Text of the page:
The article has been automatically translated into English by Google Translate from Russian and has not been edited.
Переклад цього матеріалу українською мовою з російської було автоматично здійснено сервісом Google Translate, без подальшого редагування тексту.
Bu məqalə Google Translate servisi vasitəsi ilə avtomatik olaraq rus dilindən azərbaycan dilinə tərcümə olunmuşdur. Bundan sonra mətn redaktə edilməmişdir.

Two Queens residents were jailed for the scam they pulled off on the Russians.


ForumDaily New York

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Queens resident Daniel Abaev was sentenced to four years in prison for hacking the taxi dispatch system at John F. Kennedy Airport, reports US Department of Justice.

On February 12, Abaev, 47, received a four-year prison term and Peter Layman, 4, was sentenced to two years in prison for their participation in a scheme to hack the electronic taxi dispatch system at John F. Kennedy International Airport (JFK). On October 49, 4, Leiman and on October 2023, 30, Abaev pleaded guilty to one count of conspiracy to commit computer hacking.

“Daniel Abaev and Peter Layman, with the assistance of Russian hackers, caused damage to the electronic taxi dispatch system at Kennedy Airport. They violated the fair order and created chaos for the taxi service. Their actions allowed up to 1000 fraudulent taxi rides to be made every day. This highlights the serious threat that cyber hacking poses to critical infrastructure,” said U.S. Attorney Damian Williams.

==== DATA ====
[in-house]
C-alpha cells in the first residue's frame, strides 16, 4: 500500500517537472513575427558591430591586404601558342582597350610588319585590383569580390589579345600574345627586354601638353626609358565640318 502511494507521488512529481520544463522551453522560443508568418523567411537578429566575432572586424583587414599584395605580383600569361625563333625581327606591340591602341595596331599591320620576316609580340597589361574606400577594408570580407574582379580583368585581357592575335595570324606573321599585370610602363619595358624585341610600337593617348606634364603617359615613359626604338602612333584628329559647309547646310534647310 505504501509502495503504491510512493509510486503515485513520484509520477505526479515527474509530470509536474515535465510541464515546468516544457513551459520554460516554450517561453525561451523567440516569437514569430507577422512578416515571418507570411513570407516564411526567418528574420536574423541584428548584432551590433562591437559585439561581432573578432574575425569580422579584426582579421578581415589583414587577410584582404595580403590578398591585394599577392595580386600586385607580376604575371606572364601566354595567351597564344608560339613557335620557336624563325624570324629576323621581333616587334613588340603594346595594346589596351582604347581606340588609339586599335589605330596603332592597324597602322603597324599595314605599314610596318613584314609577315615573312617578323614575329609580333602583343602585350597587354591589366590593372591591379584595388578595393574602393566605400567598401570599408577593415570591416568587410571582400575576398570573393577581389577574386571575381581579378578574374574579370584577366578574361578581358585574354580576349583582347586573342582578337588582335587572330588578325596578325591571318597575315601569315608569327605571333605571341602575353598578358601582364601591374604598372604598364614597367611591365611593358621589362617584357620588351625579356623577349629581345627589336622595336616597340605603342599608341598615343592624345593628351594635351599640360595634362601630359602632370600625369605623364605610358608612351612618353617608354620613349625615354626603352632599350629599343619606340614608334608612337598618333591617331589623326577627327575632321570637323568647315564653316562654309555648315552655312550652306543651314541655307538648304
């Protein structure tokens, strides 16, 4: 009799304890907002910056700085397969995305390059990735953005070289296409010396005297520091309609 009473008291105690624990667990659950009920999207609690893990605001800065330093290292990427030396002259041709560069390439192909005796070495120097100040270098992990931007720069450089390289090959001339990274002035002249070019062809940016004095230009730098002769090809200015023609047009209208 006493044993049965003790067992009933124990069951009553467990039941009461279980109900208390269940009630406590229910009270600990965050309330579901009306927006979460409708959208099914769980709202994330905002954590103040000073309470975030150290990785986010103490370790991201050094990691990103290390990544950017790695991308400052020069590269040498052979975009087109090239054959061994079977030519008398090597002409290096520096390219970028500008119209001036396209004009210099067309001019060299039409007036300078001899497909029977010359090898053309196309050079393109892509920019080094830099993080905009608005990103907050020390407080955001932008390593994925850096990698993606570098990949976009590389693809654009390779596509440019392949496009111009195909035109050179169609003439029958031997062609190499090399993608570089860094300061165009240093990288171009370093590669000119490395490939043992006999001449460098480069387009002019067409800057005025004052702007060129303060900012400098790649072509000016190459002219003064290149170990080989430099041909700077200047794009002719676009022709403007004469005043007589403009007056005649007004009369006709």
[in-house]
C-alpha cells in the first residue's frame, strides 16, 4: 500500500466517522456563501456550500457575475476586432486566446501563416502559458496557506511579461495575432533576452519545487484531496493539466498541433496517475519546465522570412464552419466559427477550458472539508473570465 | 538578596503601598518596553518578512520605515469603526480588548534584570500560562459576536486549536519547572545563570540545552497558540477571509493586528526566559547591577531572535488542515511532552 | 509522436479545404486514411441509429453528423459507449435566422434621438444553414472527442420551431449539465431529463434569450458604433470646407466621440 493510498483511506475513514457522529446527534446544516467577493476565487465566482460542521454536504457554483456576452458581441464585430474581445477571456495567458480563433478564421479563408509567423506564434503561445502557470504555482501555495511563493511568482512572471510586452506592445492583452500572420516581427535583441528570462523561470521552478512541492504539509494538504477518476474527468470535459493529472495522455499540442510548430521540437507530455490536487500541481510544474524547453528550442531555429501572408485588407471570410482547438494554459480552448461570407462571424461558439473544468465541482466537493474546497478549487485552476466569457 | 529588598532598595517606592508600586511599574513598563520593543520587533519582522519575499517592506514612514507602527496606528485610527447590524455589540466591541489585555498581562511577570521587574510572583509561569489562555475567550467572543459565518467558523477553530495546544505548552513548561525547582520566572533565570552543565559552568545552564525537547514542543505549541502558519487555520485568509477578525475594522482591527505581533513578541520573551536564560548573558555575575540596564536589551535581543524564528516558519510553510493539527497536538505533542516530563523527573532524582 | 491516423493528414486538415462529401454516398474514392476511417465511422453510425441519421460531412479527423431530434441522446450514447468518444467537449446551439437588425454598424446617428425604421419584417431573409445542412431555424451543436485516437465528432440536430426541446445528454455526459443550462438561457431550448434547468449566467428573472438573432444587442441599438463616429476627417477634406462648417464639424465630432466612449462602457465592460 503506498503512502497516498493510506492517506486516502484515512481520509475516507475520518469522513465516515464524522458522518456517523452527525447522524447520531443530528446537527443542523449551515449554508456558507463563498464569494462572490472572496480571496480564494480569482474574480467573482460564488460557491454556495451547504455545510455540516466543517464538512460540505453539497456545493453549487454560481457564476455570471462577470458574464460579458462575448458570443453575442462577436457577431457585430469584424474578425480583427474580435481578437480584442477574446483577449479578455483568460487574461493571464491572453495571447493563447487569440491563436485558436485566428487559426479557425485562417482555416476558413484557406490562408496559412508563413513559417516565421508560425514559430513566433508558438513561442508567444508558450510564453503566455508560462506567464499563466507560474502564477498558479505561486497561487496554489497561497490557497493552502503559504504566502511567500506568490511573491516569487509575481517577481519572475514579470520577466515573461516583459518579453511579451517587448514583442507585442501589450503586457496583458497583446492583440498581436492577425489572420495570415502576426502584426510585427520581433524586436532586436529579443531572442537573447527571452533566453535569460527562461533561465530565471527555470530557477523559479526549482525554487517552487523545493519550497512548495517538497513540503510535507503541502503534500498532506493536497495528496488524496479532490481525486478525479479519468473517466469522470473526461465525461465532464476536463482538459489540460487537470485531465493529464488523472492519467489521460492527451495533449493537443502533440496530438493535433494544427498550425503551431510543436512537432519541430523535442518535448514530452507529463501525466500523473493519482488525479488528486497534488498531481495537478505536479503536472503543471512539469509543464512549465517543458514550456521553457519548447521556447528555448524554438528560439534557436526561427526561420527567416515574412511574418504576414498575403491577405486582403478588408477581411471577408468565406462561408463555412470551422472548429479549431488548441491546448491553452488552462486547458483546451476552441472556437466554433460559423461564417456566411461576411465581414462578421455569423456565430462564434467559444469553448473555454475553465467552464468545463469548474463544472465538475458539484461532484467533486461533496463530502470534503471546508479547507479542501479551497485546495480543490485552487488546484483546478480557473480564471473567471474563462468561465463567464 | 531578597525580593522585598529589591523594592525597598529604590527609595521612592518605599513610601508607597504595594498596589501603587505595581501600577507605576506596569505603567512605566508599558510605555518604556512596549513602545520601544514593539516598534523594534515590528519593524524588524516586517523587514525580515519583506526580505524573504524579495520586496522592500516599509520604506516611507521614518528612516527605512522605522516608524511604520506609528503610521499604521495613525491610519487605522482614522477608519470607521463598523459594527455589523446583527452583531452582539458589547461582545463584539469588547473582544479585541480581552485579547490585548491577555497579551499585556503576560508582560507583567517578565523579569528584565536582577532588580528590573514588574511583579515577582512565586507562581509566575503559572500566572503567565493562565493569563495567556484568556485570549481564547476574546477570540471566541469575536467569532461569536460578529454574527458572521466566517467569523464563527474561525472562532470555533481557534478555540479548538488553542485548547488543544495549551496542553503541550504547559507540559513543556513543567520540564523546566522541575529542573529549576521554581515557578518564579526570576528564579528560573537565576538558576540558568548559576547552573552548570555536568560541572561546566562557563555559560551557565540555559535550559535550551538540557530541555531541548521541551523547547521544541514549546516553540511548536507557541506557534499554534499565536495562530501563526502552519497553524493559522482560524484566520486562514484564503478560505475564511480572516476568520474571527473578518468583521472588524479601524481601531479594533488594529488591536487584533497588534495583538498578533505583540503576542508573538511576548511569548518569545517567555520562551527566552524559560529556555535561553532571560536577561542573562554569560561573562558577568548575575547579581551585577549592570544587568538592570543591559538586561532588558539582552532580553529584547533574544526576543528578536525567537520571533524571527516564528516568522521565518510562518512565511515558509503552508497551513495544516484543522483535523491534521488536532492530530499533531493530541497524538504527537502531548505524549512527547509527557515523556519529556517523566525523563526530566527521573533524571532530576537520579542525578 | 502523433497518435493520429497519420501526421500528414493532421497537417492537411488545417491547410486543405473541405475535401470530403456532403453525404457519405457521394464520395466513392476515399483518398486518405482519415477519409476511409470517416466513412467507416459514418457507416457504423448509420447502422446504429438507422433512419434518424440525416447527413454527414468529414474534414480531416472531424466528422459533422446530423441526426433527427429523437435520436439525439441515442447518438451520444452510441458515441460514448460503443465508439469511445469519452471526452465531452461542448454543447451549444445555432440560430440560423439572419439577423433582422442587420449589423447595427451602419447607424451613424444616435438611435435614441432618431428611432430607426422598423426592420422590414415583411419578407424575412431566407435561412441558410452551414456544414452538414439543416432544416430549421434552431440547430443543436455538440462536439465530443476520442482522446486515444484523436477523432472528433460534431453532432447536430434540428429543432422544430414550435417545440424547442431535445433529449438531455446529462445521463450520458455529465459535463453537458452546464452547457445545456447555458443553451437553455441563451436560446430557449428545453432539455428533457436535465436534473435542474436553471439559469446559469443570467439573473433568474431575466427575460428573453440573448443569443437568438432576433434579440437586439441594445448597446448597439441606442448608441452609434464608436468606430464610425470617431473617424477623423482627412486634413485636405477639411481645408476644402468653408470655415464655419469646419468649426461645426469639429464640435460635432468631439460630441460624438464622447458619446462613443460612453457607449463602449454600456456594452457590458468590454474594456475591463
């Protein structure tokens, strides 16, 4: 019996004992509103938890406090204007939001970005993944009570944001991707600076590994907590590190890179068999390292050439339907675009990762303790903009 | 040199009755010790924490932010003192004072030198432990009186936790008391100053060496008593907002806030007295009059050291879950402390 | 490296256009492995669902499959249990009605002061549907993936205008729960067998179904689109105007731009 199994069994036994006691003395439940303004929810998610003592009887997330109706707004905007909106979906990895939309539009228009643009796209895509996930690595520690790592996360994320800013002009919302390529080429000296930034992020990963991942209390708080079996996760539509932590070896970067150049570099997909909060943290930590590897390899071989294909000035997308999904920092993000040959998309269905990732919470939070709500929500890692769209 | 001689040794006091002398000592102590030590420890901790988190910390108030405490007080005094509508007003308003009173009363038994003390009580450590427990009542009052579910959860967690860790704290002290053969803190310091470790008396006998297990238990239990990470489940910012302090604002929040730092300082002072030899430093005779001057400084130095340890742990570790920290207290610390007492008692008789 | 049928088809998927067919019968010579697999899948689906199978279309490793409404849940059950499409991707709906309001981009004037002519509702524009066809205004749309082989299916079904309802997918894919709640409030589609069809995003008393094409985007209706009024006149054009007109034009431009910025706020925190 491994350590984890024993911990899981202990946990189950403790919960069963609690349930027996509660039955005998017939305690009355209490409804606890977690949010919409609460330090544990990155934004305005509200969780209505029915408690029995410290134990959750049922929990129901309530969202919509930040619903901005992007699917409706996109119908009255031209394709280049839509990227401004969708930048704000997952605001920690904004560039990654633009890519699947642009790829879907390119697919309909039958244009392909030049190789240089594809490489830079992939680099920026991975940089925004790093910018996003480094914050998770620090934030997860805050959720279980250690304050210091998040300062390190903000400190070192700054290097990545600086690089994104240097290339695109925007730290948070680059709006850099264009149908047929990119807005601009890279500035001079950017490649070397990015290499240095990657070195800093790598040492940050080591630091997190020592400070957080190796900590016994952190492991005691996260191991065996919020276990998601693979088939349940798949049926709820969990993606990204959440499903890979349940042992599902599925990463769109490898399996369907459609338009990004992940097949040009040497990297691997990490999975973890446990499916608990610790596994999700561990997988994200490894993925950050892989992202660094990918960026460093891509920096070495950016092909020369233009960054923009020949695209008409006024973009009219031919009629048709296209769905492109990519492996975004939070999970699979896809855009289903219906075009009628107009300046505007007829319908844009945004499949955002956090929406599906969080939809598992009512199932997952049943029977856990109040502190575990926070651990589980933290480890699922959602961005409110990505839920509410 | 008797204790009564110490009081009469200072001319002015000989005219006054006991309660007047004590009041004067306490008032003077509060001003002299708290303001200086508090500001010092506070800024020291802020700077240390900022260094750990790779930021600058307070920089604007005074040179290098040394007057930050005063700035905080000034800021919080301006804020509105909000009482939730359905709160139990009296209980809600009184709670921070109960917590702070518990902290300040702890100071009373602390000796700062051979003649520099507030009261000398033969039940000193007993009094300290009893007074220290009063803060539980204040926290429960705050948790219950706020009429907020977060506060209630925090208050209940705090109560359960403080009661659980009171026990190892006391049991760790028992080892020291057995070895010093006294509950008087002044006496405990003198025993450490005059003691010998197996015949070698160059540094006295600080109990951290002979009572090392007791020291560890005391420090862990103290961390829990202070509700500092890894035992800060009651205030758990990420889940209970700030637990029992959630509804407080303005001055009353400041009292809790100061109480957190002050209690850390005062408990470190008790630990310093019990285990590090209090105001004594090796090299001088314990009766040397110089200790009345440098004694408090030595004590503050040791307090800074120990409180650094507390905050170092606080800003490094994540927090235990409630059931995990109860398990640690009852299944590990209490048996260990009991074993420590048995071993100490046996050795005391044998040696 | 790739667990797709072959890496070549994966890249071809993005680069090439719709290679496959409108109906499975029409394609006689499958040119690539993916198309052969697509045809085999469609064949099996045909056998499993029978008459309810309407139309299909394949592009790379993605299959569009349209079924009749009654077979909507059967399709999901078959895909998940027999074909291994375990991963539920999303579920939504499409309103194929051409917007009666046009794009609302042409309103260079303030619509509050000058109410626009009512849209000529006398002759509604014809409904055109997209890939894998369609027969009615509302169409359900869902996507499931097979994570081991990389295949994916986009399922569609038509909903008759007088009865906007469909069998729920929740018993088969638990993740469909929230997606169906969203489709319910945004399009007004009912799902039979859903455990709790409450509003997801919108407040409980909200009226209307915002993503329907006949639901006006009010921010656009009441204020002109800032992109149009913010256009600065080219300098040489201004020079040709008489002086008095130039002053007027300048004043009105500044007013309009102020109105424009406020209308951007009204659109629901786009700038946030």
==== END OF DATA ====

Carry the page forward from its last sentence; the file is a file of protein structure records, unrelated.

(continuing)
Fraudulent scheme

From September 2019 to September 2021, Alexander Derbenets (nickname Sasha Novgorod) and Kirill Shipulin (nickname Kirill Russia), citizens of Russia, currently living in the Russian Federation, as well as Abaev and Leiman, US citizens who live in Queens , developed a scheme to hack the taxi dispatch system at Kennedy Airport. This system ensures that taxi drivers at the airport receive orders in order of queue: the first to arrive is the first to receive the order.

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Since 2019, scammers have been exploring various mechanisms for accessing the dispatch system, including bribing a person to insert a flash drive containing malware into computers connected to the system.

Using unauthorized access, they made changes to the system and moved certain taxis to the front of the queue. Abaev and Leiman charged taxi drivers $10 for each such promotion and transferred part of the profits to Shipulin and Derbents.

Participants in the hacking scheme sent messages to each other in which they openly discussed their intention to hack the system. For example, on November 10, 2019, Abaev wrote to Derbents in Russian: “I know that even the Pentagon is being hacked. So can’t we hack the taxi industry?”

Abaev was the leader of the hacking scheme and recruited other participants. The fraudulent scheme of Abaev and Leiman led to the fact that most taxi drivers did not stand in line. Thanks to this, they provided up to 1000 fraudulently expedited taxi rides per day.

Derbenets and Shipulin remain at large.


In addition to prison sentences, Abaev and Leiman were sentenced to three years of parole. In addition, they must pay $161 each in forfeiture and $858,26 each in restitution.

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